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Organizing Your Fabric Stash: Step 3

This is the third installment in a series on Organizing Your Fabric Stash.  While some of these tips apply to other crafts, I'm focusing here on fabric.  Check back later for tips on organizing your Notions!
Before reading, be sure to check out Step 1: Let It Go and Step 2:  Gathering Projects Together

Step 3:  Organizing Fabric by Size

I have a predelection for precuts.  I just love fat quarters, jelly rolls, layer cakes, and charm packs!  When I’m done with a project, I cut remaining fabric (pieces less that ½ yd) into skinny quarters (9” x 42”), fat quarters (18” x 21”), 10” squares (layer cake size), 5” squares (charm pack size), or 2 ½” strips (jelly roll size).  I keep these, along with purchased pre-cuts, in shallow plastic drawers, often folded so that I can see as many pieces as possible!
  1. Fat Quarters (& Skinny Quarters):  Fold and organize like hanging file folders, with just the top edge showing on the top.  A drawer can usually hold several columns of fat quarters. Keep your skinny quarters similarly folded, but in a separate place.
  2. Layer Cakes & Charm Squares:  Stack 5” and 10” squares into even piles, keeping squares of the same fabric together.  If you have a purchased pack, leave it in its plastic sleeve or cardboard band and add it to the pile.  Depending on your drawer size, you should be able to fit a stack of layer cakes next to four stacks of charm squares.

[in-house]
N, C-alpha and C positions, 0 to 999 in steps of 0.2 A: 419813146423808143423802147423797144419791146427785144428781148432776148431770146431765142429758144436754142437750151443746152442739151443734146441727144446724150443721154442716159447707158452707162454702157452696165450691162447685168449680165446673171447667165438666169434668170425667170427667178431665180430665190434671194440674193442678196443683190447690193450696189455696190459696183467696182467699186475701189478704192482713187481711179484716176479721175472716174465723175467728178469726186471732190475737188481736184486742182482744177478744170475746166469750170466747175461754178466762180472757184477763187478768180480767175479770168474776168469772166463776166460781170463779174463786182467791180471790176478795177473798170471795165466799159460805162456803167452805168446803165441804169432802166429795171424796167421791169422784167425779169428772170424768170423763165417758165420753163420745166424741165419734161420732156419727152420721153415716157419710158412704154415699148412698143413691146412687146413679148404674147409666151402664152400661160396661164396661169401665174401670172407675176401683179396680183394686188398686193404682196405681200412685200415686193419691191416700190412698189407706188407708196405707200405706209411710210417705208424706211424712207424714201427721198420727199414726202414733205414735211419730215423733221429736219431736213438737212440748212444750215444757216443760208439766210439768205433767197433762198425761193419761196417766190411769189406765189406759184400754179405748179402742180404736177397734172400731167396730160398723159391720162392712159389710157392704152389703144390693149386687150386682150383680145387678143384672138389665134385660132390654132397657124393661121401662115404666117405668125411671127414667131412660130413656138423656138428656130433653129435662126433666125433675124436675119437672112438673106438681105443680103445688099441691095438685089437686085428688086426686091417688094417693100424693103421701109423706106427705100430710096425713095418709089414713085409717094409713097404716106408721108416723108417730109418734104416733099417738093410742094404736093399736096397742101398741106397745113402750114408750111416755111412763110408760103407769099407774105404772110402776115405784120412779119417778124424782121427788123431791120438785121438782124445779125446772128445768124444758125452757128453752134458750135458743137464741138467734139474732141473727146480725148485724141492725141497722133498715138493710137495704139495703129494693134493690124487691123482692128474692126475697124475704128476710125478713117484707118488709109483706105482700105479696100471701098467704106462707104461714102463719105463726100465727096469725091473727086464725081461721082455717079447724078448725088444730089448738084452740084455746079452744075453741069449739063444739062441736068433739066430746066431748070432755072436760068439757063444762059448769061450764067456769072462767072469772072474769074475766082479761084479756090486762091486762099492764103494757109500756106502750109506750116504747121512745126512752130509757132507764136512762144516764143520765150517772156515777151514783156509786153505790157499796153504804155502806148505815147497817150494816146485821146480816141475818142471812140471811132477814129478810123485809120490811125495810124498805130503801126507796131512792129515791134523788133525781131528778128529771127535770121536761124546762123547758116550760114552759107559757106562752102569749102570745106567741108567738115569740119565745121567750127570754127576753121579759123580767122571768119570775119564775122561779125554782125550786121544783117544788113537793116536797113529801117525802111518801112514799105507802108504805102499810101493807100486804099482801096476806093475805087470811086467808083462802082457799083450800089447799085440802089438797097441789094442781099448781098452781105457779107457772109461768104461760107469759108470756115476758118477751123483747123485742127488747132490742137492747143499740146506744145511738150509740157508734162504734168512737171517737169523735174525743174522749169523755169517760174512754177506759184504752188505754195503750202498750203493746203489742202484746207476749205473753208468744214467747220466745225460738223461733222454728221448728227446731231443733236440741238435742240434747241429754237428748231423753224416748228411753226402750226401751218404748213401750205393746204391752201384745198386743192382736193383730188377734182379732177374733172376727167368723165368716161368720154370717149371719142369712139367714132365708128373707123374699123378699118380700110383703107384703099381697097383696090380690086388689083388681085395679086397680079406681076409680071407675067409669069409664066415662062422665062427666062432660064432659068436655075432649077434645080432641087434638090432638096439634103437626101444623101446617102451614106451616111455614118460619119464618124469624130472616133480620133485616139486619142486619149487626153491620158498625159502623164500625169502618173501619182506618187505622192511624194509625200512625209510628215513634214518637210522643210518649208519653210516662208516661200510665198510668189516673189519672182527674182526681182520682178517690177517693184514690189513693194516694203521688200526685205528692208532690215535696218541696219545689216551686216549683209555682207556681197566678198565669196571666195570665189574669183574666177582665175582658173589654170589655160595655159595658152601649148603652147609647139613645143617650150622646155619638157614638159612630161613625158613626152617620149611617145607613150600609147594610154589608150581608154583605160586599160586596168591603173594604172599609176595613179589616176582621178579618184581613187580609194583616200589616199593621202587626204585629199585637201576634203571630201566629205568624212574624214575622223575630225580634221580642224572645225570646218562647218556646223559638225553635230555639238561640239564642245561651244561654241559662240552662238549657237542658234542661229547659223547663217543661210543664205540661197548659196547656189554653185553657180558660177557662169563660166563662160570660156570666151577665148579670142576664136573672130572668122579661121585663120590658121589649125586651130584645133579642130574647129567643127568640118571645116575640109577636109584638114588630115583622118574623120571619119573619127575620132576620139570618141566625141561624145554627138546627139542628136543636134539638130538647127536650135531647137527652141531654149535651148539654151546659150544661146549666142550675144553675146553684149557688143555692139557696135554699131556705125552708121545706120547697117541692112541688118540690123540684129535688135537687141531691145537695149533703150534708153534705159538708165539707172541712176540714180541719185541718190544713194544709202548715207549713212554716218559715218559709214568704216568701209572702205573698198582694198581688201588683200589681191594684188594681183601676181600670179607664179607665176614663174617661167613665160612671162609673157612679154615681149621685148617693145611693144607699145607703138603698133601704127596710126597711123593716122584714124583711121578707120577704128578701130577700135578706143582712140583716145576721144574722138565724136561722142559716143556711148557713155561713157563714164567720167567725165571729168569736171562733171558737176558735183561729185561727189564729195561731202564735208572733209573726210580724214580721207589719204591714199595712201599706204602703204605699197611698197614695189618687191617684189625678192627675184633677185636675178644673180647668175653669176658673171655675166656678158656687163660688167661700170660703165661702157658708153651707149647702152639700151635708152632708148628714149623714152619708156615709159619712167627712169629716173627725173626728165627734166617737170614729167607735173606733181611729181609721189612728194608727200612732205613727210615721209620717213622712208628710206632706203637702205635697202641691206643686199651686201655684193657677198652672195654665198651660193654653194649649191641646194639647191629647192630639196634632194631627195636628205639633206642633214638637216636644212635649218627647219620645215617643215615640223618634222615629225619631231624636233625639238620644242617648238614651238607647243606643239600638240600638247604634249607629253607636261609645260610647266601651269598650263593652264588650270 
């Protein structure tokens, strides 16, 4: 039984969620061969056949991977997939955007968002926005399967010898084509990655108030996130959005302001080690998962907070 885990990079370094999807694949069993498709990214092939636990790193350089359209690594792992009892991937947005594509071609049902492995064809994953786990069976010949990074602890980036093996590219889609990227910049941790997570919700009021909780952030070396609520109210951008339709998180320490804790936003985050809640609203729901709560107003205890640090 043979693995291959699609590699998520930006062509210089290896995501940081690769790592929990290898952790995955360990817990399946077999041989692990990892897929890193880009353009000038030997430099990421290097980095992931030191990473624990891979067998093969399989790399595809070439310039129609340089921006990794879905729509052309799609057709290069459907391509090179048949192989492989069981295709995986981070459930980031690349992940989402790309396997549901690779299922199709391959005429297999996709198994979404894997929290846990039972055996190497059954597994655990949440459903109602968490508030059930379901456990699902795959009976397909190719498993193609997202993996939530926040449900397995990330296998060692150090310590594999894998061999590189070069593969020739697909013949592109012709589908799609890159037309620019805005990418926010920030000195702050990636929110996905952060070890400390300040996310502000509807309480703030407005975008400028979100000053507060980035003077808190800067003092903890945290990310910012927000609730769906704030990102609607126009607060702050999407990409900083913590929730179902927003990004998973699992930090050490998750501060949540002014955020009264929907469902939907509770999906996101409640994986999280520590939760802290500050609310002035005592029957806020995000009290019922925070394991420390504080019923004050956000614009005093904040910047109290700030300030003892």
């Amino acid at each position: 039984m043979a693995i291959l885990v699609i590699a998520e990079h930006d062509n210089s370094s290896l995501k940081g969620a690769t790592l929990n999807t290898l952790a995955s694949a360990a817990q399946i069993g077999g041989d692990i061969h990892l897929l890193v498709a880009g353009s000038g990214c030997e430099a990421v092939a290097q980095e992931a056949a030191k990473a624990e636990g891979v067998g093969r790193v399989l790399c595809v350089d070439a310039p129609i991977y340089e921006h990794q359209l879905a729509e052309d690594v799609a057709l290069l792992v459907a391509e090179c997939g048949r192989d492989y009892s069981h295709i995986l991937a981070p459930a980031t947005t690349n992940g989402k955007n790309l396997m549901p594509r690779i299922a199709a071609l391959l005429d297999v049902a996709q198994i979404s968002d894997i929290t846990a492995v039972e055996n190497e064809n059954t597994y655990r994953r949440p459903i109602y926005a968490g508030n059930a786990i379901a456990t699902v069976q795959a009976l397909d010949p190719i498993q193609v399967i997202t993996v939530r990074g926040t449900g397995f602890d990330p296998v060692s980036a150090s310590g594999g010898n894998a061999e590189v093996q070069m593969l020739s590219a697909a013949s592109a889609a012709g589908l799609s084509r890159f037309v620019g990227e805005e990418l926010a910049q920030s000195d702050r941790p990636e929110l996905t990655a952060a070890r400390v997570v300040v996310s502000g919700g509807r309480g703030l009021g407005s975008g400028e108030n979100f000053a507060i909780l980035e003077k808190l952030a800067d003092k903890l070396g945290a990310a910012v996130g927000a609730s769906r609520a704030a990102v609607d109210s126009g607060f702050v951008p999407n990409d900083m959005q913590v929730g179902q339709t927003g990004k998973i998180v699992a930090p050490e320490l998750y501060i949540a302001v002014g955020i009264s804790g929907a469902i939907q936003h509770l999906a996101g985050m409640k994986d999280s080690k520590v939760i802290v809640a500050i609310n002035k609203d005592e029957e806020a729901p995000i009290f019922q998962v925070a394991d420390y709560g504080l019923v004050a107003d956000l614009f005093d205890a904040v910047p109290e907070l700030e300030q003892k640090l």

3. 2 ½” Strips:  These are tricky!  Some jelly rolls come in the traditional roll form, while others are in oblong folds.  I usually stack the strips of a fabric together and fold into quarters, so that I have a small stack that is 11” long and 2 ½” wide.  You can also do this with 3” (or any other width) of strips.
  4. Scraps:  Everyone has a different tolerance level for what size of scrap they will save.  If you make rag rugs, go ahead and keep those 1” strips! If you want to make a postage stamp quilt, save those tiny 2 ½” sqaures!  But if you aren’t going to use it, Let It Go!
Let It Go:  Do you have a large collection of fat quarters you know you’ll never use?  Precuts are the perfect size for donating!

Larger pieces should be measured and labeled (I used safety pins and sticky notes).  When you go looking for a large piece of backing, you won’t have to get everything out and check!  I keep larger pieces of fabric folded and tucked into drawers so that I can see the edge of each piece in the drawer.  Other people like to store large pieces of fabric folded on wire hangers, which is a great idea if you have a storage closet!

Let It Go:  Do you have some large pieces of fabric that you absolutely hate?  Maybe you planned on using if for backing… But if you don’t like it and don’t have a specific project it goes with, let it go!  Everyone has different tastes, so chances are someone else will find it and love it!


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Organizing Your Fabric Stash: Step 5

This is the fifth and final installment in a series on Organizing your Fabric Stash.  While some of these tips apply to other crafts, I'm focusing here on fabric.  Check back later for tips on organizing your Notions! Before reading, be sure to check out  Step 1: Let It Go ,  Step 2:  Gathering Projects Together ,  Step 3:  Organizing Your Fabric By Size , and  Step 4:  Organizing Your Fabric By Material . Step 5:  Organizing Fabric by Color One of the keys to great quilt design is the creative use of color.  Organizing your fabrics according to the color wheel will help you see new and interesting possibilities! Florals, Plaids, Polkadots, & Animal Prints:  These distinctive patterns can be held back or mixed into the colorwheel depending on their main color.   I usually hold “loud” fabrics with big designs back in their own section. Batiks:  Batik fabrics have such a distinctive look!  I usually keep them in their own section, still organized by the color wheel Warm